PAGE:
Muslim women are nearly halfway through the month of Ramadan. Here, two women share their tips for maintaining their energy levels throughout the days and the month, and why moving is important to their celebrations and routines.
Zainab Alema is a professional rugby player for Richmond Women and a guest on the podcast Fast Enough: Ramadan Running. She has been playing club rugby for 12 years and now has her sights set on playing for England (she even has drawings of herself in England kit on her wall as a reminder of her goals).
“I’ve been lucky in a sense that over the last few years, Ramadan has been in the summer months so I haven’t had to actually play any rugby matches. Instead, the focus has been on keeping up my training in the best way possible.
“One of the most important ways to support the workouts I do is by eating filling, nutritious foods before the sun comes up. At 4am, I usually have oats because a bowl of porridge lasts me for a long time. Then, I plan my workouts for the evening so I can properly refuel straight after. My club trains at 7pm, so I’ll usually do heavy weight workouts or high-intensity training for 45 minutes before I break my fast again.
“During the day, I like to keep my activity light. Recovery is a massive part of training and is even more crucial during Ramadan, so I tend to add naps in when I can (but I have three kids, so sleep is rare for me anyway). I think it’s important to be mindful of the fact that during this month your energy levels are on the lower side so there’s no point in overworking yourself during this month. The month is also meant to be to a time of reflection and I think the slower pace of my days isn’t just about supporting my workouts but also allowing me powerful time to focus on my creator.
“No one talks about the praying aspect of being a Muslim woman in sport. It is a huge part of our faith and we pray five times a day. My club has been amazing at providing me with a small, quiet space in which I can pray and it means that I don’t have to compromise between my training and my faith.
“As someone who never saw many people in rugby who looked like me, I initially really struggled to ask for these things. It’s hard in a team sport because if things aren’t going right for an individual then it becomes a collective issue and I don’t want to let anyone down. Having open and honest conversations has meant that everyone understands the times I need to sit out, why I’m not having water during the break or when I need to take 10-minutes to pray. It’s helped them be more supportive of me – my club is amazing.
“Not many people know what they can do to accommodate Muslim people within sporting environments, and I think that’s why Muslim women are some of the least active people in society. I want to change that perception and prove that we belong in sports, even during Ramadan.”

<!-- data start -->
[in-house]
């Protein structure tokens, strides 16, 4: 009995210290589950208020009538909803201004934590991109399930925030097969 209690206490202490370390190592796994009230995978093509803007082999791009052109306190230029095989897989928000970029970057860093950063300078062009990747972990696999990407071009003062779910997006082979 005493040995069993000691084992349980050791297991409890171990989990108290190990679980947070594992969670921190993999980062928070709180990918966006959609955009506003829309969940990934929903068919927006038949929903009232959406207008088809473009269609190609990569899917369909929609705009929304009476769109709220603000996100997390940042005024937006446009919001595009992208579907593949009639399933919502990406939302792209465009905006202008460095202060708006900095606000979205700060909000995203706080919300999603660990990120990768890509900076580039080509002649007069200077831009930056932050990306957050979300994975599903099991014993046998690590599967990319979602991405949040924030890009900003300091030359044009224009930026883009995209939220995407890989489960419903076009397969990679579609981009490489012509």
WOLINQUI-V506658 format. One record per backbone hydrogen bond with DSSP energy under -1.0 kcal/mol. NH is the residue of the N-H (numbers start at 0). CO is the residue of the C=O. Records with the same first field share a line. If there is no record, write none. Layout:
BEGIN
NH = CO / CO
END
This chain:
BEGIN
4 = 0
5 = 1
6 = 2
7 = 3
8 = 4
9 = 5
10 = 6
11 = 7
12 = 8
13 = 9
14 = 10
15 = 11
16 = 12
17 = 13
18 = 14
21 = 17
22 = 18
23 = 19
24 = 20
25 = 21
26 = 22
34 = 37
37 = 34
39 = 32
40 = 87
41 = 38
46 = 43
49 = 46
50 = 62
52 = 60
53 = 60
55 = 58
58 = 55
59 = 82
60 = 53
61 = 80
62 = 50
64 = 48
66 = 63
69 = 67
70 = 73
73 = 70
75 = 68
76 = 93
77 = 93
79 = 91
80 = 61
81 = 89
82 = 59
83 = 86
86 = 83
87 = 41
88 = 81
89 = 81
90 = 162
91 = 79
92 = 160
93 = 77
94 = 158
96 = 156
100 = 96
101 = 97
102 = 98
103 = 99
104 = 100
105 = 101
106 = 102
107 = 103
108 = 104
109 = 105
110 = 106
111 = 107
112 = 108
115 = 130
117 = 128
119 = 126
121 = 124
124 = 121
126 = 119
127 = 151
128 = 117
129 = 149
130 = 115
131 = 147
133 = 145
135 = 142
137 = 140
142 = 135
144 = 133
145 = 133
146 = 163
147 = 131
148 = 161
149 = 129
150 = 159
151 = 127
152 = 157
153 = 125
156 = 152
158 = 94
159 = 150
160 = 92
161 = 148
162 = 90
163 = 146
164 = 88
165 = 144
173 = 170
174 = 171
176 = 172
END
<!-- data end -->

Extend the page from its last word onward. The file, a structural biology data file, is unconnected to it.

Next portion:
Maymah Makda is a fitness influencer and ambassador for Bulk. She first discovered fitness around three years ago, and now shares her journey with nearly 50,000 followers while working full time for the NHS.
“In 2019 I was feeling bored, didn’t have any hobbies and my self-confidence wasn’t the best, so I started exercising and I found out that I loved lifting weights. During the first year of my fitness journey, I practised Ramadan and was happy that I managed to keep up my workouts while fasting. For the following few years we were in lockdown, but I managed to keep up the lifting with an 8kg kettlebell and bodyweight exercises during the month.
“This year, I’m back to the gym but I’ve been cutting down my workouts in terms of rep ranges and the number of exercises I’m doing. I only train twice a week due to work anyway, so I don’t think I need to take a break but I limit my workouts to an hour and a half and I make sure I keep within my safe limits.
’Taking longer rest periods this year has been such a game-changer to recuperate energy in between sets. I’ll also never try to go for PBs when I’m fasting but instead focus on what I can do. Simply accepting I won’t be able to do as much and I may not get the same results helps take the pressure off (and cardio is absolutely off the books too).
“I make sure to plan my meals wisely and eat mindfully. That means starting with a carb-heavy meal at sunset and keeping up my protein intake to maintain muscle mass during times of fasting. As long as I hit those simple habits, I won’t say no to dessert.
“A lot of my audience is Muslim and look to me for training advice during Ramadan. I know a lot of people worry about training during this month, particularly if they’ve never done it before, so I use my platform to give tips that have helped me. I think it’s also important to spread wider awareness to everyone within the fitness community. Anyone who wants to support me can also give me a piggyback to my car.”
Images: Sports Direct/Bulk
Chloe Gray is the senior writer for stylist.co.uk's fitness brand Strong Women. When she's not writing or lifting weights, she's most likely found practicing handstands, sipping a gin and tonic or eating peanut butter straight out of the jar (not all at the same time).